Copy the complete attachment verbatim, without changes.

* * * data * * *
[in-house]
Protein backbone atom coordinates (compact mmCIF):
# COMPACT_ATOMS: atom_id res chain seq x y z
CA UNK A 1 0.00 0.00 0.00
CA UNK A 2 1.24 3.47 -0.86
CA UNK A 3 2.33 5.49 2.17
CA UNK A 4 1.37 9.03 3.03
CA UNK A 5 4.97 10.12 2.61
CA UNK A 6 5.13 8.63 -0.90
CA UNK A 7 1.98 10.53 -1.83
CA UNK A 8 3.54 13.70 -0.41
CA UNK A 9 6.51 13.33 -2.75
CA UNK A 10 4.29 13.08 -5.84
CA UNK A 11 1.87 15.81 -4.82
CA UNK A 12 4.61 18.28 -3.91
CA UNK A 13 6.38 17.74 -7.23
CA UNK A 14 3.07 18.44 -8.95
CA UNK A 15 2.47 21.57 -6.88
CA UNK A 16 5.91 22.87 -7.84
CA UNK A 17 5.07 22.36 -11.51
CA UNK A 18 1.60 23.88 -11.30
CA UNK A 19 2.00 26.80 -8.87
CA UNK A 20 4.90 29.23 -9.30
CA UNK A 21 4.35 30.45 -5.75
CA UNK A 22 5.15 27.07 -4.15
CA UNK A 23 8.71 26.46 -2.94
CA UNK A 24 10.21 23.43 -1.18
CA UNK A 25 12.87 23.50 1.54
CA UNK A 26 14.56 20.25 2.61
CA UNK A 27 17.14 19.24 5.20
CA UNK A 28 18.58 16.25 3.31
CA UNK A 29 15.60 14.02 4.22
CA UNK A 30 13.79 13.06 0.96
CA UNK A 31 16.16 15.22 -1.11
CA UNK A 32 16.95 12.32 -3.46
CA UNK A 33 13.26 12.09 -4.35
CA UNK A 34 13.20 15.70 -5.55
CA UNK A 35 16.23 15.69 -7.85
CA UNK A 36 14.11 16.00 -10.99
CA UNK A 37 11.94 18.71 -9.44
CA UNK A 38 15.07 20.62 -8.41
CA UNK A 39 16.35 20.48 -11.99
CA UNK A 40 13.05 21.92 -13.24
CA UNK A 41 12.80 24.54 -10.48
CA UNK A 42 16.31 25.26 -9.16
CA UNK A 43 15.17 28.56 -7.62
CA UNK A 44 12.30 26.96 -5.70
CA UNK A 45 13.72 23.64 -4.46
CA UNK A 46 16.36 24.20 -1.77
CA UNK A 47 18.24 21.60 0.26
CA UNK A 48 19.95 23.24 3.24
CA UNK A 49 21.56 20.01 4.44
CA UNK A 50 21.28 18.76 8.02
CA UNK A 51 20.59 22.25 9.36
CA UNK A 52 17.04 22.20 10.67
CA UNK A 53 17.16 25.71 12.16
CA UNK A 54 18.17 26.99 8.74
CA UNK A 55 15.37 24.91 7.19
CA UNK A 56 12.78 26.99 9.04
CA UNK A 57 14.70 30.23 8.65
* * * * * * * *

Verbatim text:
[in-house]
Protein backbone atom coordinates (compact mmCIF):
# COMPACT_ATOMS: atom_id res chain seq x y z
CA UNK A 1 0.00 0.00 0.00
CA UNK A 2 1.24 3.47 -0.86
CA UNK A 3 2.33 5.49 2.17
CA UNK A 4 1.37 9.03 3.03
CA UNK A 5 4.97 10.12 2.61
CA UNK A 6 5.13 8.63 -0.90
CA UNK A 7 1.98 10.53 -1.83
CA UNK A 8 3.54 13.70 -0.41
CA UNK A 9 6.51 13.33 -2.75
CA UNK A 10 4.29 13.08 -5.84
CA UNK A 11 1.87 15.81 -4.82
CA UNK A 12 4.61 18.28 -3.91
CA UNK A 13 6.38 17.74 -7.23
CA UNK A 14 3.07 18.44 -8.95
CA UNK A 15 2.47 21.57 -6.88
CA UNK A 16 5.91 22.87 -7.84
CA UNK A 17 5.07 22.36 -11.51
CA UNK A 18 1.60 23.88 -11.30
CA UNK A 19 2.00 26.80 -8.87
CA UNK A 20 4.90 29.23 -9.30
CA UNK A 21 4.35 30.45 -5.75
CA UNK A 22 5.15 27.07 -4.15
CA UNK A 23 8.71 26.46 -2.94
CA UNK A 24 10.21 23.43 -1.18
CA UNK A 25 12.87 23.50 1.54
CA UNK A 26 14.56 20.25 2.61
CA UNK A 27 17.14 19.24 5.20
CA UNK A 28 18.58 16.25 3.31
CA UNK A 29 15.60 14.02 4.22
CA UNK A 30 13.79 13.06 0.96
CA UNK A 31 16.16 15.22 -1.11
CA UNK A 32 16.95 12.32 -3.46
CA UNK A 33 13.26 12.09 -4.35
CA UNK A 34 13.20 15.70 -5.55
CA UNK A 35 16.23 15.69 -7.85
CA UNK A 36 14.11 16.00 -10.99
CA UNK A 37 11.94 18.71 -9.44
CA UNK A 38 15.07 20.62 -8.41
CA UNK A 39 16.35 20.48 -11.99
CA UNK A 40 13.05 21.92 -13.24
CA UNK A 41 12.80 24.54 -10.48
CA UNK A 42 16.31 25.26 -9.16
CA UNK A 43 15.17 28.56 -7.62
CA UNK A 44 12.30 26.96 -5.70
CA UNK A 45 13.72 23.64 -4.46
CA UNK A 46 16.36 24.20 -1.77
CA UNK A 47 18.24 21.60 0.26
CA UNK A 48 19.95 23.24 3.24
CA UNK A 49 21.56 20.01 4.44
CA UNK A 50 21.28 18.76 8.02
CA UNK A 51 20.59 22.25 9.36
CA UNK A 52 17.04 22.20 10.67
CA UNK A 53 17.16 25.71 12.16
CA UNK A 54 18.17 26.99 8.74
CA UNK A 55 15.37 24.91 7.19
CA UNK A 56 12.78 26.99 9.04
CA UNK A 57 14.70 30.23 8.65